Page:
CARSON CITY, Nev. (MyNews4.com & KRNV) -- The Bureau of Land Management is at the center of controversy again in Nevada. This time, its not a cattle rancher, but a Carson City recreation spot that is at the center.
Prison Hill Recreation Center sits behind the Northern Nevada Correctional Center. It spans an area from Fifth Street on the north side, all the way to the Carson River.
It is an area currently managed by the BLM. However, the site is scheduled to be transferred to Carson City at some point. For now, neighbors surrounding the site are frustrated over what they say are the BLM's non-enforcement of issues plaguing the area.
Neighbors say there is lots of illegal dumping. "Another thing you can find around here, there are plenty of spray paint cans," said Carson City Sheriff Ken Furlong. "People will take these up into the hills where they'll deface the rocks."
While there are lots of dirt roads in the area, motorized vehicles are not allowed on the north end of the site. They are only allowed in the south end.
Furlong agreed to help with enforcement, following last week's meeting of the city's Open Space Committee. "The sheriff's office is going to pick up some of the slack, Parks and Recreation and Open Space is going to pick up some of the slack."
Furlong said the first thing that will be addressed is putting up signs indicating where motorized vehicles will be allowed. "It's difficult for me to understand why I can't drive here if there's a road right here and I see other people."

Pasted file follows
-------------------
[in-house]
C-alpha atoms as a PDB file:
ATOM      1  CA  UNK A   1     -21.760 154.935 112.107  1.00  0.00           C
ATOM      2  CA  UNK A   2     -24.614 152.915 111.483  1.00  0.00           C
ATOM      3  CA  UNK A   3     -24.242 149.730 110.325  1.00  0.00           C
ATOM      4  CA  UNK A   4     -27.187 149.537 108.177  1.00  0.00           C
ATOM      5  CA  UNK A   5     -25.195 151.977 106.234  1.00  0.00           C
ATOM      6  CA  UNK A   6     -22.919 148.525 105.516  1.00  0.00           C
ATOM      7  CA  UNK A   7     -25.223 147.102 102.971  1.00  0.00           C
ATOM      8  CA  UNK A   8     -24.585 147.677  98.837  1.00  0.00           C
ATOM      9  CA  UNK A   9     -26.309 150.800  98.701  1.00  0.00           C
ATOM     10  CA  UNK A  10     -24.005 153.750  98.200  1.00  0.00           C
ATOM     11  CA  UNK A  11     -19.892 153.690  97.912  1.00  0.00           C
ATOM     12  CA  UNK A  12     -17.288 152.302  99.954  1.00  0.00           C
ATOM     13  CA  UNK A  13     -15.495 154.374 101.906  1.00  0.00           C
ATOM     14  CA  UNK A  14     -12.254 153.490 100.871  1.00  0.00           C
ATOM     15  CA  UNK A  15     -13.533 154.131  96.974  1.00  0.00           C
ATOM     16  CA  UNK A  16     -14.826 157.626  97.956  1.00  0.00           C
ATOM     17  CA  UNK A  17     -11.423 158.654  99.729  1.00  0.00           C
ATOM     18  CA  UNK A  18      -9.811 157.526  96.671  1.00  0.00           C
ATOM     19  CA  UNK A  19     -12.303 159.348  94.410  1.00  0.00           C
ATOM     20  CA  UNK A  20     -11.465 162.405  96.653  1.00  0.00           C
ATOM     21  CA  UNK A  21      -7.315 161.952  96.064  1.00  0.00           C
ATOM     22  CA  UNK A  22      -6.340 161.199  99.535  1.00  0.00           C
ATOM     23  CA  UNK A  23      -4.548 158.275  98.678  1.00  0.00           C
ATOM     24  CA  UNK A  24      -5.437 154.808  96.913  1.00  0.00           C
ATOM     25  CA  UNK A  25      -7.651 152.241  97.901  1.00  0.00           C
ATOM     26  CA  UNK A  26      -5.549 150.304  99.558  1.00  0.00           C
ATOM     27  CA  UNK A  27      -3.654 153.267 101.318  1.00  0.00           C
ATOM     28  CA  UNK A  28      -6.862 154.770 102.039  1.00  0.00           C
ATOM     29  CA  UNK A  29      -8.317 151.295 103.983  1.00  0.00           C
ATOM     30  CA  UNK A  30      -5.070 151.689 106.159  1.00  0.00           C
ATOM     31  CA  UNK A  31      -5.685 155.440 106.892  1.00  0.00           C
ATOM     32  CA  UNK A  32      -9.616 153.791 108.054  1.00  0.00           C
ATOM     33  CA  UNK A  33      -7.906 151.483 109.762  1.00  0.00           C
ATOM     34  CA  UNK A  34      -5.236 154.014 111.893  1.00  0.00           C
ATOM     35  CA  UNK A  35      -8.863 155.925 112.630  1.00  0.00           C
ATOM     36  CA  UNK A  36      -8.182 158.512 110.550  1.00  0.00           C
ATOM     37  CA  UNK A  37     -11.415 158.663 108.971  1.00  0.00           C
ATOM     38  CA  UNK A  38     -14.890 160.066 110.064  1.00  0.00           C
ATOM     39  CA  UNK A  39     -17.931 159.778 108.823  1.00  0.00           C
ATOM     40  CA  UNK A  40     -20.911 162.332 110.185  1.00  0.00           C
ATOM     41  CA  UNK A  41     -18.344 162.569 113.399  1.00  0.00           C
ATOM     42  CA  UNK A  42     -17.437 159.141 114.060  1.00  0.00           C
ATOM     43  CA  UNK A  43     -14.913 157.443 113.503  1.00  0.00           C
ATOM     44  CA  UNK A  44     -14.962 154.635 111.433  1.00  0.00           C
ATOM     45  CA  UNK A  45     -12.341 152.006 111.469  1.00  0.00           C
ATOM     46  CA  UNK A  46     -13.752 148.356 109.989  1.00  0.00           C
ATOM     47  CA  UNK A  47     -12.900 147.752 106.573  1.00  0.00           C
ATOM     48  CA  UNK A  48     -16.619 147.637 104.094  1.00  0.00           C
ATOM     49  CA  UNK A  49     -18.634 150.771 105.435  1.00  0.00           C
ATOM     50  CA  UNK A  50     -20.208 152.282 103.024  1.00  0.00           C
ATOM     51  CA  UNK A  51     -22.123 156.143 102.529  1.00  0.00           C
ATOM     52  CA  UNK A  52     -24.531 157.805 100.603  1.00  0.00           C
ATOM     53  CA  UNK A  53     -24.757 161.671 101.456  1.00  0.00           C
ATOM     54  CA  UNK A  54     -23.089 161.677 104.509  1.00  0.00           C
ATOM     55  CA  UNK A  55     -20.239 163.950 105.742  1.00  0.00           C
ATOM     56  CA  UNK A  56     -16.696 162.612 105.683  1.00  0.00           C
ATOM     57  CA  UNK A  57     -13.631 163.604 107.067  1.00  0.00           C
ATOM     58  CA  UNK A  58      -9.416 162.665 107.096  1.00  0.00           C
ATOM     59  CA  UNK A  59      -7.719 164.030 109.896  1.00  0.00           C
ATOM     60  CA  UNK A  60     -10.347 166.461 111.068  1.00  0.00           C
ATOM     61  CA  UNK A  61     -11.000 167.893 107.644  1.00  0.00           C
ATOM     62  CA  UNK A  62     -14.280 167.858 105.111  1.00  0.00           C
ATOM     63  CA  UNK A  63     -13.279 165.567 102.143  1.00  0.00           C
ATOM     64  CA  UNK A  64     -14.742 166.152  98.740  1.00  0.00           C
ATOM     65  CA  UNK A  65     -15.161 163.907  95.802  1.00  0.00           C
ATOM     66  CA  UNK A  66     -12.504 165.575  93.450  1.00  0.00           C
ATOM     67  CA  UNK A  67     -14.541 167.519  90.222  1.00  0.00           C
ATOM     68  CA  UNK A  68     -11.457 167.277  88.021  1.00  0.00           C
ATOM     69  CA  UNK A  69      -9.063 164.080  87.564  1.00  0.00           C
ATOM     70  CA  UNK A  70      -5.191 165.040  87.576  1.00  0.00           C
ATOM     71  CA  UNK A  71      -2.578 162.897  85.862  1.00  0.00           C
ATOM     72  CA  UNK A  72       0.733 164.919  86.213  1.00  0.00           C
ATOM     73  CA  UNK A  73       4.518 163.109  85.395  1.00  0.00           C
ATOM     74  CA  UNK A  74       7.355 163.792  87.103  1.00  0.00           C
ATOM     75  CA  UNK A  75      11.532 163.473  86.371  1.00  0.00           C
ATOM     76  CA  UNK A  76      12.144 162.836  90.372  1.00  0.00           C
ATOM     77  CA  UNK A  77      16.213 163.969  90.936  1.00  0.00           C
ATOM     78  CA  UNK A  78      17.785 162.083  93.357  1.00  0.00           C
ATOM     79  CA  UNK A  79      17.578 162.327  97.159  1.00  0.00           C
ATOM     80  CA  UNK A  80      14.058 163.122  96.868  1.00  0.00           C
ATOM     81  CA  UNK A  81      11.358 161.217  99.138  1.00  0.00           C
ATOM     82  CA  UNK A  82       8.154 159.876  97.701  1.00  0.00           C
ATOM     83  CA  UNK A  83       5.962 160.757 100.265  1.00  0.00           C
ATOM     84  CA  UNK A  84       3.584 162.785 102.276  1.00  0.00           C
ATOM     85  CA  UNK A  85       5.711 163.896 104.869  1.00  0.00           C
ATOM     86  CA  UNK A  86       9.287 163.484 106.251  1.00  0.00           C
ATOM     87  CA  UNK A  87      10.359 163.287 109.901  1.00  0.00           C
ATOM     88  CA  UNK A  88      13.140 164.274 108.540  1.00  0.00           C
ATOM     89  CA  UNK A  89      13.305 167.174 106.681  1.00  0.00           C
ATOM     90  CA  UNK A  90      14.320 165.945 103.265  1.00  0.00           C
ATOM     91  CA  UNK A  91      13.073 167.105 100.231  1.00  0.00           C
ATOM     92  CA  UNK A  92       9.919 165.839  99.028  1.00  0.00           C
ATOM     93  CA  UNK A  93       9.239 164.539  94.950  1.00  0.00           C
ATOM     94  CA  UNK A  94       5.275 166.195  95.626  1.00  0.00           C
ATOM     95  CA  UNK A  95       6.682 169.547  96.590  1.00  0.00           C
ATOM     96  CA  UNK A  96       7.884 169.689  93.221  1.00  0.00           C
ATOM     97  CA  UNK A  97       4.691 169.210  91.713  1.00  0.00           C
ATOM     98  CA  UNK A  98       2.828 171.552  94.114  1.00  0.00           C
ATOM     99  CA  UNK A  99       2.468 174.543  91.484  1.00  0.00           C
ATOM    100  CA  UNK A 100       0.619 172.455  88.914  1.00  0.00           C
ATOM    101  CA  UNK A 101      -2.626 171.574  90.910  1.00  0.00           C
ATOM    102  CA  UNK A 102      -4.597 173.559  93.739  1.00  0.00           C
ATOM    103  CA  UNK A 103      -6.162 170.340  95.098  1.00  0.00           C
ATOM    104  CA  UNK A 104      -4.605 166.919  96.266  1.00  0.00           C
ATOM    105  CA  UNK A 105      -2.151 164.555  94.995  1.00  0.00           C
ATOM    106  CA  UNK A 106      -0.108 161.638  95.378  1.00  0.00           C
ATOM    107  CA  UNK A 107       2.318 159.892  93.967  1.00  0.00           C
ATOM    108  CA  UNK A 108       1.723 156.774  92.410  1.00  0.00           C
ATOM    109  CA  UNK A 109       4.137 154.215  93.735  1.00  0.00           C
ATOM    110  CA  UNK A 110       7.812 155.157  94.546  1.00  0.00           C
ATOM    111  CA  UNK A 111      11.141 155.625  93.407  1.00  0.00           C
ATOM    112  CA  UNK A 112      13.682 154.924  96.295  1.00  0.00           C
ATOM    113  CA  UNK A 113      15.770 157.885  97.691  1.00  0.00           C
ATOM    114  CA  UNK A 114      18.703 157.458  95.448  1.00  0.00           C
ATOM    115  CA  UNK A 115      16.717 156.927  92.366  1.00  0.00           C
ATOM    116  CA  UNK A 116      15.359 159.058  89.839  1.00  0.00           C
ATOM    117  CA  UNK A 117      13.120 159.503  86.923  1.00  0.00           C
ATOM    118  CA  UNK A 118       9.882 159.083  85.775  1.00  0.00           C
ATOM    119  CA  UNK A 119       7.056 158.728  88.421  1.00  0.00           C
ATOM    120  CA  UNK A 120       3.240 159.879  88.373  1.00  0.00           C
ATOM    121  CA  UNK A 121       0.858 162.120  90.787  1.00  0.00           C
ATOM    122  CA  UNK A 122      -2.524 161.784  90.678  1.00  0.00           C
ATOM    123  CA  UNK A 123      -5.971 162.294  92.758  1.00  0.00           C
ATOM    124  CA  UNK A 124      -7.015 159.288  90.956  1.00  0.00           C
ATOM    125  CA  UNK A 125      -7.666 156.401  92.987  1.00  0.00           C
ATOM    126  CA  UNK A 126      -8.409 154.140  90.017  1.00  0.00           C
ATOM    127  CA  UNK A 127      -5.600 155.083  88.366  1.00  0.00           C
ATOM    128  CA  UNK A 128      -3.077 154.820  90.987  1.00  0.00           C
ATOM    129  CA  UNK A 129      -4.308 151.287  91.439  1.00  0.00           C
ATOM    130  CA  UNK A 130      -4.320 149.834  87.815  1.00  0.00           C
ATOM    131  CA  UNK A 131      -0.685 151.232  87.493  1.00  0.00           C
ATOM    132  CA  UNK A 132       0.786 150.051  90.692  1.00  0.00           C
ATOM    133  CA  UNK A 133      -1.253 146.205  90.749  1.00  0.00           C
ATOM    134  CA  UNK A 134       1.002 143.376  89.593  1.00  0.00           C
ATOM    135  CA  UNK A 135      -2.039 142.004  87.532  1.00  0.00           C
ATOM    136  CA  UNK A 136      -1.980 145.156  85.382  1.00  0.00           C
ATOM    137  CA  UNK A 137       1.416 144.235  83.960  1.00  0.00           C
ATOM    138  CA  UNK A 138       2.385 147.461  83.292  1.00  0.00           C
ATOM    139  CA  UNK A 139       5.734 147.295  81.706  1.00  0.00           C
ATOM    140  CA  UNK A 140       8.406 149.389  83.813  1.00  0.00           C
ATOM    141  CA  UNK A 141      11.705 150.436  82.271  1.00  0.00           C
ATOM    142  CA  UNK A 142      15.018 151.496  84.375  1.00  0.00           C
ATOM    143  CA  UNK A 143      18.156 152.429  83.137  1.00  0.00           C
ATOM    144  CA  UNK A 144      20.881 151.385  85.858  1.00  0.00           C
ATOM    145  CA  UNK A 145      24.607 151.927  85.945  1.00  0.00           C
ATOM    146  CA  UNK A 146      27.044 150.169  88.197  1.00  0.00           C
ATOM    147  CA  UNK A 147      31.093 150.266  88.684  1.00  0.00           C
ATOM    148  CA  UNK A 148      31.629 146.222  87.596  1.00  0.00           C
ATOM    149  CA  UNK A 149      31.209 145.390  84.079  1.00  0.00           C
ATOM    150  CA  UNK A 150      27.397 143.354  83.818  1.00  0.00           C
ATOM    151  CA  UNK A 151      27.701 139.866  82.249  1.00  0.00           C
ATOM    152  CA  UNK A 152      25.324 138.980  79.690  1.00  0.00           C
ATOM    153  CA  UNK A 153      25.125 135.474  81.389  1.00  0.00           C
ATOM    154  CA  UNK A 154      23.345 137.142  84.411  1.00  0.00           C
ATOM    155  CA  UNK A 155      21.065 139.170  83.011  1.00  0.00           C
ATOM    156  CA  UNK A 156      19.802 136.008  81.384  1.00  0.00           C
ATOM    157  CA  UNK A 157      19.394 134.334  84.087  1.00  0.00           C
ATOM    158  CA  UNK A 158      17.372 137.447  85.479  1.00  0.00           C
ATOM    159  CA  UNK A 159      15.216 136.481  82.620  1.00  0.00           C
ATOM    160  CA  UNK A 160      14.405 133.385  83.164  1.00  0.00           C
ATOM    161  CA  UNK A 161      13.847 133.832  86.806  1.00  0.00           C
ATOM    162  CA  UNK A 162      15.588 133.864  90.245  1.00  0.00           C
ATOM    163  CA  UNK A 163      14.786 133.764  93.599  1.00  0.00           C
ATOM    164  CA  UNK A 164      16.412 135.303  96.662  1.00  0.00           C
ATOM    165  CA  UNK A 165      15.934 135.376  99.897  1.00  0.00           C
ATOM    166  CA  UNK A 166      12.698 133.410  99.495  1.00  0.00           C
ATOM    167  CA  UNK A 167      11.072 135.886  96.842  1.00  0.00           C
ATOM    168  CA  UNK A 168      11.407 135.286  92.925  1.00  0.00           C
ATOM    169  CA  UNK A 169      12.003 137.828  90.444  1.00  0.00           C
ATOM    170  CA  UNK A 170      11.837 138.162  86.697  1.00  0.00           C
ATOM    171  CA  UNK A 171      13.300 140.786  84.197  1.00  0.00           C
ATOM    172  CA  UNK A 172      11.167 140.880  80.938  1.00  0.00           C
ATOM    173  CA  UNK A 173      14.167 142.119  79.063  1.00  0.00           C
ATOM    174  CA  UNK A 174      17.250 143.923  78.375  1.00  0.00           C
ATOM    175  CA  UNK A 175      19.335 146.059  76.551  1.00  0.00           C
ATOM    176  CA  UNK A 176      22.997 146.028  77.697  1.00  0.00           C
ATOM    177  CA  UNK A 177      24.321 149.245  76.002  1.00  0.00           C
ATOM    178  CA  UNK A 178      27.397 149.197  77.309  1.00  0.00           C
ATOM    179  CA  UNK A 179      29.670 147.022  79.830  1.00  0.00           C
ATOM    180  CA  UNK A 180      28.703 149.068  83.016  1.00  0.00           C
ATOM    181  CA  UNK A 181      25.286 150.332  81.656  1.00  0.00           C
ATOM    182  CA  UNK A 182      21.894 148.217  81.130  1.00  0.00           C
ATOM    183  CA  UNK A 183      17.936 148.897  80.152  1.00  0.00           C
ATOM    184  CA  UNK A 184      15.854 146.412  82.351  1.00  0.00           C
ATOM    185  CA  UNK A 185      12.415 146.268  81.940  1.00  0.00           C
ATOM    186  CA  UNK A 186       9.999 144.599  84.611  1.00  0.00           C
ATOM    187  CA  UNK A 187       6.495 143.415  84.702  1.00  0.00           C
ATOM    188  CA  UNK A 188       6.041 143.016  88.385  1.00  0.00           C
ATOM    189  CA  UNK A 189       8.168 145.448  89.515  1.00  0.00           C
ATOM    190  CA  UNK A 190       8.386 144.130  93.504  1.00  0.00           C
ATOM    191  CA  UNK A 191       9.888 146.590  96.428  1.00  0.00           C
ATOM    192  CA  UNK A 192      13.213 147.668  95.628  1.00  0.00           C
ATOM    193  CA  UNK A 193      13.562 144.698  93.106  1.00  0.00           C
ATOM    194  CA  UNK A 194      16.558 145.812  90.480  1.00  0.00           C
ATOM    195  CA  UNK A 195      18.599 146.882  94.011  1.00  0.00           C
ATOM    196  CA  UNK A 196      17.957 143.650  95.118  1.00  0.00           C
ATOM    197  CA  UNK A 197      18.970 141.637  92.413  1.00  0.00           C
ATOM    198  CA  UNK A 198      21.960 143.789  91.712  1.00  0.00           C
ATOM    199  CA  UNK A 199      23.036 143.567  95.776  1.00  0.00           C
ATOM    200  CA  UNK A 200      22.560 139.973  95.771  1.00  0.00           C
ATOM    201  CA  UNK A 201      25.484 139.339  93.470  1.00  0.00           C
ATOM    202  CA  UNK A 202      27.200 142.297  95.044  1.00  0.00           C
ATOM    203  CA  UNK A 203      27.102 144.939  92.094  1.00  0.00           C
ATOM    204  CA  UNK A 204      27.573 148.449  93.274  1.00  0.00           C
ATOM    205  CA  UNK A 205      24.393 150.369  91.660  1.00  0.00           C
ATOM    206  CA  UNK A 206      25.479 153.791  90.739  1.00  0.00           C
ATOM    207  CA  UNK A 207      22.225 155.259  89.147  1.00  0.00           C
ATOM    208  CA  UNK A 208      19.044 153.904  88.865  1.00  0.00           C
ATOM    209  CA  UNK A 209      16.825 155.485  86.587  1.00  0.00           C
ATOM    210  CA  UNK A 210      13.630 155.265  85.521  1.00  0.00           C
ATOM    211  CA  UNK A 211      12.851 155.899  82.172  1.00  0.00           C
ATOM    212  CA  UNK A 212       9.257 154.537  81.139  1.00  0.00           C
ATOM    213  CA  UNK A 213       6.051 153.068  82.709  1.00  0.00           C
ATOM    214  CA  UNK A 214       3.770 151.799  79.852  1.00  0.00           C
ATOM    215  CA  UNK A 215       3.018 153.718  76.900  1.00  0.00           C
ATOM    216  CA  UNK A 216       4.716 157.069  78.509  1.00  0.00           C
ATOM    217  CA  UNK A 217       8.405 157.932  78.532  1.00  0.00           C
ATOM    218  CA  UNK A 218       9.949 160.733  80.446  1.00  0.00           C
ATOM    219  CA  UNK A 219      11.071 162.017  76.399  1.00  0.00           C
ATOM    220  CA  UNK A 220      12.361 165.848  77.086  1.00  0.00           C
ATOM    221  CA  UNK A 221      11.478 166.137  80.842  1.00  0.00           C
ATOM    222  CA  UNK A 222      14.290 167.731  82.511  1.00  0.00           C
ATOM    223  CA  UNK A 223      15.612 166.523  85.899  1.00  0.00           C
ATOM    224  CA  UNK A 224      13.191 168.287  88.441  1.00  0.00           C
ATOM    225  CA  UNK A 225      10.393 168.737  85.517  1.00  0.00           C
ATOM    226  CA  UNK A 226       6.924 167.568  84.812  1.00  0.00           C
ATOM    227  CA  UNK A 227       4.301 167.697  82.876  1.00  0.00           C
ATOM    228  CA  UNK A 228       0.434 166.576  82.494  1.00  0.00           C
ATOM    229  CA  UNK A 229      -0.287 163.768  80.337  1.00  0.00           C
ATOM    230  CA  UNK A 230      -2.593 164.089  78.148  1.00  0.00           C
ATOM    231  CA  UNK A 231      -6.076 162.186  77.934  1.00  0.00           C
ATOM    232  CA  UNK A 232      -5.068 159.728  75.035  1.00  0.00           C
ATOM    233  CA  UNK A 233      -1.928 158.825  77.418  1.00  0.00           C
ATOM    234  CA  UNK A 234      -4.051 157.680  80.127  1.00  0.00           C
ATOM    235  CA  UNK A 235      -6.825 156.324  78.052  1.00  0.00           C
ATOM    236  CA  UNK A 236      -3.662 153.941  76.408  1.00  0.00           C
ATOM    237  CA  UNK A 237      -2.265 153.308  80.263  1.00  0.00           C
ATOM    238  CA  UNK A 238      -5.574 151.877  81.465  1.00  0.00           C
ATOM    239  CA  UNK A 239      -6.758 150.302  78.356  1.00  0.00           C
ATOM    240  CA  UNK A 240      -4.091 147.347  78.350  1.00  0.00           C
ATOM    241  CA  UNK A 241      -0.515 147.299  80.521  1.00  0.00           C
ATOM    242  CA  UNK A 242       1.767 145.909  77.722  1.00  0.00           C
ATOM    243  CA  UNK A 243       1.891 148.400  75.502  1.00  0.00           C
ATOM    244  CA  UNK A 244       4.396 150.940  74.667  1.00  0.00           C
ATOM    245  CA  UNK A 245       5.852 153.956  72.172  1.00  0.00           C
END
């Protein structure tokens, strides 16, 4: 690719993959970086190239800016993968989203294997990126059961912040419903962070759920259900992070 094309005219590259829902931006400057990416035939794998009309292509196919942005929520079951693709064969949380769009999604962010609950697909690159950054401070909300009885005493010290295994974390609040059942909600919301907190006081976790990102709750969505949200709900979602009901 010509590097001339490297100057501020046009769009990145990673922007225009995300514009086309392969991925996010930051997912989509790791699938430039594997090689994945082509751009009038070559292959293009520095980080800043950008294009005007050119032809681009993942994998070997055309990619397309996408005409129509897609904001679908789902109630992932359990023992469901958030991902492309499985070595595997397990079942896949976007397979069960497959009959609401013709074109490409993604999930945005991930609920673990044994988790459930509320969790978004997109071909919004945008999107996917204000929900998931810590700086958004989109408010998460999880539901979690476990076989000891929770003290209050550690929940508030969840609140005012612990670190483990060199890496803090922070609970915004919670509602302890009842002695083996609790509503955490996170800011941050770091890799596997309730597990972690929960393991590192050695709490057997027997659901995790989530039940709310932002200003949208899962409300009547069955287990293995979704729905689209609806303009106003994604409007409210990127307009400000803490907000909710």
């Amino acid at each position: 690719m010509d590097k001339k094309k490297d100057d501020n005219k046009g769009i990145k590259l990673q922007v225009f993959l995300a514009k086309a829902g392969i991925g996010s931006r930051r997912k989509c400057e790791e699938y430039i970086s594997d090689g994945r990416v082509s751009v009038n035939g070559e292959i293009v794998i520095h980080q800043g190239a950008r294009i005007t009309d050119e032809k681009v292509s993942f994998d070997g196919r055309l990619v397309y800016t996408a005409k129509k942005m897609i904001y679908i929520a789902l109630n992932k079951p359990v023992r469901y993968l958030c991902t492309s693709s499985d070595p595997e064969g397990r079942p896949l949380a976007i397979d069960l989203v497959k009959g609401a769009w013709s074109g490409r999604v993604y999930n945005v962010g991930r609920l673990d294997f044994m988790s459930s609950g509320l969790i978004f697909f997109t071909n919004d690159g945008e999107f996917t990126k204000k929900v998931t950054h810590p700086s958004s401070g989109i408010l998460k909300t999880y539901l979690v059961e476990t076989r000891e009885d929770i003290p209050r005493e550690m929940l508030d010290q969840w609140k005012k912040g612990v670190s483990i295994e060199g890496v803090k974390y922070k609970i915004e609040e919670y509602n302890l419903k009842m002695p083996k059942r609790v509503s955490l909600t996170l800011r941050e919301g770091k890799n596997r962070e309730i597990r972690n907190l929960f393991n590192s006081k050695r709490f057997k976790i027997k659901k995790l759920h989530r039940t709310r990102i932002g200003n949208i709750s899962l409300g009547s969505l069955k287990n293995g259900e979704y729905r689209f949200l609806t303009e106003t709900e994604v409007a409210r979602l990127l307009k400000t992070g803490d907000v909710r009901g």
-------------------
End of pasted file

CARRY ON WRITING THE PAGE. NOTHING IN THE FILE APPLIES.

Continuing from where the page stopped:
He plans to have patrols out to educate those driving in unauthorized areas, but the graffiti clean-up will be harder. "We do have graffitti crews that work, but they are predominately inmate crews, and sending them up into what you might want to call rugged area, the chances of injury can be pretty high."
One thing his patrols will not tolerate is illegal dumping. "For those who choose to dump up here, I've told our patrol division there won't be any slack."
The BLM and Forest Service provide the Carson Sheriff's Office with around $12,000 per year for cooperative enforcement. The Carson Board of Supervisors may take this issue up with BLM officials at its next meeting.